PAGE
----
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. 2010 Dec;29(6):761-5.
doi: 10.1016/j.clnu.2010.02.010. Epub 2010 Mar 23.

Relationships Between Undercarboxylated Osteocalcin and Vitamin K Intakes, Bone Turnover, and Bone Mineral Density in Healthy Women

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Relationships Between Undercarboxylated Osteocalcin and Vitamin K Intakes, Bone Turnover, and Bone Mineral Density in Healthy Women

Mika Yamauchi et al. Clin Nutr. .

Abstract

Background & aims: Low vitamin K intakes and high levels of undercarboxylated osteocalcin (ucOC) are risk factors for hip fractures. However, the relationship between ucOC and vitamin K intakes, bone mineral density (BMD) and bone biochemical markers is not clarified.

Methods: We enrolled 221 healthy women, and examined BMD, urinary type-I collagen cross-linked-N-telopeptide (uNTX), and nutrient intakes. BMD was measured at the lumbar spine and femoral neck.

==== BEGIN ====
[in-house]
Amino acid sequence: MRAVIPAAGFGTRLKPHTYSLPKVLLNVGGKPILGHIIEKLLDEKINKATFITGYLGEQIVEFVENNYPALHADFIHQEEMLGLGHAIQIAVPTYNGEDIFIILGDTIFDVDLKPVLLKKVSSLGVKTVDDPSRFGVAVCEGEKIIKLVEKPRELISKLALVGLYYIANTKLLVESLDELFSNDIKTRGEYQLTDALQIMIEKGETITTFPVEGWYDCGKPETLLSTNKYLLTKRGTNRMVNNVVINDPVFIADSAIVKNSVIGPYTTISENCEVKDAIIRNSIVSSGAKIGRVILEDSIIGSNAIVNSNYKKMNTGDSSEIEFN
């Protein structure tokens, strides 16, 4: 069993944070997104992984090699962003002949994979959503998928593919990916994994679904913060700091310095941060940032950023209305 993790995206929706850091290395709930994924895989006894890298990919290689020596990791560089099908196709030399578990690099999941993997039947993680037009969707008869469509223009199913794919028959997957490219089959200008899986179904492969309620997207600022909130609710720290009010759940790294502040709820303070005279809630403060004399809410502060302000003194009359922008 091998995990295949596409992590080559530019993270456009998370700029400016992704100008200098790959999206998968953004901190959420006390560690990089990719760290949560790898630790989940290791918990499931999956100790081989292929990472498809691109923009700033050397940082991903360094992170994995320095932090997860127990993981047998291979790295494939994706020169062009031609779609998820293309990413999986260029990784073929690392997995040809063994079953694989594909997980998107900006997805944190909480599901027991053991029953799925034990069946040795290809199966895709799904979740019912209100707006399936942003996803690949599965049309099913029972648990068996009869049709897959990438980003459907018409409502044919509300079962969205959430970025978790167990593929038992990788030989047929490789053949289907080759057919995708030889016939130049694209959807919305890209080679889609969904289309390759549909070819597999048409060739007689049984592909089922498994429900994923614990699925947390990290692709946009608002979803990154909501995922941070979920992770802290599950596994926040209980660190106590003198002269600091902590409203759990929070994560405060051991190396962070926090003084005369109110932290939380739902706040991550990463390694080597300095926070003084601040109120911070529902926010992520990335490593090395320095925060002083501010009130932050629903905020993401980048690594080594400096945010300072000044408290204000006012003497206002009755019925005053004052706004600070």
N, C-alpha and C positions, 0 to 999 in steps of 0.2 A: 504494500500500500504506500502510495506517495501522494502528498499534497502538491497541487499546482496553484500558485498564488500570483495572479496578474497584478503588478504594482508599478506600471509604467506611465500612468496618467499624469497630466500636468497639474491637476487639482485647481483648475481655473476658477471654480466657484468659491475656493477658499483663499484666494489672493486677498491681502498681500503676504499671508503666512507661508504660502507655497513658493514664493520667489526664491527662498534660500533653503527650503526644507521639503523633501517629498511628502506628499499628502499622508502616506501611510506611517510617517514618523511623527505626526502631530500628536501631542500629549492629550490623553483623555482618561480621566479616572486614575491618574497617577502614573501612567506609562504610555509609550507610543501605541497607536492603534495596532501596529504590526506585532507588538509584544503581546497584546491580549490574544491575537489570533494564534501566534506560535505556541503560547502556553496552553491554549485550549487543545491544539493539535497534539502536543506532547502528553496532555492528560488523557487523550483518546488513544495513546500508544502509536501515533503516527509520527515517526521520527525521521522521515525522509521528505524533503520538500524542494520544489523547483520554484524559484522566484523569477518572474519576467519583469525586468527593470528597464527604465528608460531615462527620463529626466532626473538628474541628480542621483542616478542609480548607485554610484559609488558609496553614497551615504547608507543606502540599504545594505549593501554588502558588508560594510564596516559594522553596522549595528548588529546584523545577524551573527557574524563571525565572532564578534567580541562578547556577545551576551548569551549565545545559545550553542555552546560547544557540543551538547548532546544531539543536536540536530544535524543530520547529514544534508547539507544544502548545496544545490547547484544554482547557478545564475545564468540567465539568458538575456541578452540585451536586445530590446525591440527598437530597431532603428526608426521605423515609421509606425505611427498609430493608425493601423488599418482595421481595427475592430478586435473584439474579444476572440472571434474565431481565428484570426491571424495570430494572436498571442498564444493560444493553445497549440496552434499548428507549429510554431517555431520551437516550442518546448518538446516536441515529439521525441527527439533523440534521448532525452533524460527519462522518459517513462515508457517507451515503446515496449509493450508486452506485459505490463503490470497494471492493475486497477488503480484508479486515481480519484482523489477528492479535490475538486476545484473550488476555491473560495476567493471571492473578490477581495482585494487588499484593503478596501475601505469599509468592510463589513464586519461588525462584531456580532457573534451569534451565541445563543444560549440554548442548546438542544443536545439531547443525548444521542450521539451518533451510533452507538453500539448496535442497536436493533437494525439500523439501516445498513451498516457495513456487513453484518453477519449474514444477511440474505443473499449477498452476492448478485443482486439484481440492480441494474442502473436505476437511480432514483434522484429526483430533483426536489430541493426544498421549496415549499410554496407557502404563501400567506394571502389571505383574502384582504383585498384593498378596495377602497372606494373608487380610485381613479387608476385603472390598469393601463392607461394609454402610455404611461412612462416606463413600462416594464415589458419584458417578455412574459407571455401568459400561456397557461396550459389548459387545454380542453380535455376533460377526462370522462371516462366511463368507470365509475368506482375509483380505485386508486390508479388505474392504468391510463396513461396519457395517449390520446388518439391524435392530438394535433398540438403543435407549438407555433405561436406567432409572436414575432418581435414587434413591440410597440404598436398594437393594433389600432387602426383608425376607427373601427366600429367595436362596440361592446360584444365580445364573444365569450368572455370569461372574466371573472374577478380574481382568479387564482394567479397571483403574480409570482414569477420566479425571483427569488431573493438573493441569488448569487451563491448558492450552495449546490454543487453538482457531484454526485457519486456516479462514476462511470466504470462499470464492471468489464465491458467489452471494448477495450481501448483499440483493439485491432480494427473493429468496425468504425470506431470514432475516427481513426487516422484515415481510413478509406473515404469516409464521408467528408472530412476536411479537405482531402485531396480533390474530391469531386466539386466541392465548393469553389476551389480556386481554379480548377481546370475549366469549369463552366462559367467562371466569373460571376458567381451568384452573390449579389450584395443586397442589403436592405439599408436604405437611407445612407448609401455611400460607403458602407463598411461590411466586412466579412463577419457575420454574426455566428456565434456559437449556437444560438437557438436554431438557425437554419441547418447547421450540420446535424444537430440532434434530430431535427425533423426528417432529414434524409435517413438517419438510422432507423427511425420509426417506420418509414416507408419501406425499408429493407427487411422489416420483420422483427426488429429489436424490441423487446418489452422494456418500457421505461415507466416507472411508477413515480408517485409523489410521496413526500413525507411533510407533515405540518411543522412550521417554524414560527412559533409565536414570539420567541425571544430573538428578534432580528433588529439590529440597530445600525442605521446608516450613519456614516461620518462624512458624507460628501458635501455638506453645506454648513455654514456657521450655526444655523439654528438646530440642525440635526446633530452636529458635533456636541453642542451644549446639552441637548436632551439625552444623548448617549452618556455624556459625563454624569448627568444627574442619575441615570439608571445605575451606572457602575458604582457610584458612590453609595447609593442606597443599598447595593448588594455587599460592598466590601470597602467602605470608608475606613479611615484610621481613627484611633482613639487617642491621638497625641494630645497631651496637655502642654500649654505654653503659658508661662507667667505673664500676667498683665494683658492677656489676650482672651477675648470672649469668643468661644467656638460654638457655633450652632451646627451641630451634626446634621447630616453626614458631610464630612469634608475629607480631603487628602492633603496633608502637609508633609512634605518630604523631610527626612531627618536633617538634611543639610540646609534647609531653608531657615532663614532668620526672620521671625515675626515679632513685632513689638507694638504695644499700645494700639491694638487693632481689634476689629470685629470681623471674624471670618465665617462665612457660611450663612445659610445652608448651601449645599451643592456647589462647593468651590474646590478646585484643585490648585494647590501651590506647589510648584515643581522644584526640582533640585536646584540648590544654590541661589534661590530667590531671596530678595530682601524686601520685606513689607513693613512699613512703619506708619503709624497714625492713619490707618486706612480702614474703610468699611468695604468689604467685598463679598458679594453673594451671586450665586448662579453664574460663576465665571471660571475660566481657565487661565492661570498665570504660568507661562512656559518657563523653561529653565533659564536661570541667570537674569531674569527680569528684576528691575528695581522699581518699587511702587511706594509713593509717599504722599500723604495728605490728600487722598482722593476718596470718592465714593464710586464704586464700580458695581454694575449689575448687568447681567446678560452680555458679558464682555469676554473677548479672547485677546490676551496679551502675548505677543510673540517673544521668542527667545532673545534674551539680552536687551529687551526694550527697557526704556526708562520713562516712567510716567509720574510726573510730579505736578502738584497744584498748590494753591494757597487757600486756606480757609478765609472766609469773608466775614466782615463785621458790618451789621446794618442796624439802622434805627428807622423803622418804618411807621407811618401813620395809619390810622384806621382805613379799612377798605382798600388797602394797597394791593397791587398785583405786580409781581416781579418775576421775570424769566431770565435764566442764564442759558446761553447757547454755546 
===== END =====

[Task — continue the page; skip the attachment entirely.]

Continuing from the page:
Results: Vitamin K intakes were significantly and negatively correlated with ucOC after adjustment for age, height, and body weight (r=-0.305, p<0.0001). ucOC was negatively associated with lumbar BMD (r=-0.147, p<0.05), but not femoral neck BMD (r=-0.099, p=0.095) after adjustment for age, height, and body weight. In multiple regression analysis, even after adjustment for age, height, body weight, and vitamin K intake, a significant and positive correlation remained between ucOC and urinary NTX (r=0.493, p<0.0001). Moreover, in postmenopausal women, ucOC levels were positively correlated with urinary NTX, but not BMD.

Conclusion: Dietary vitamin K intakes influence serum levels of ucOC in healthy women. Furthermore, ucOC may be linked to bone biochemical markers.

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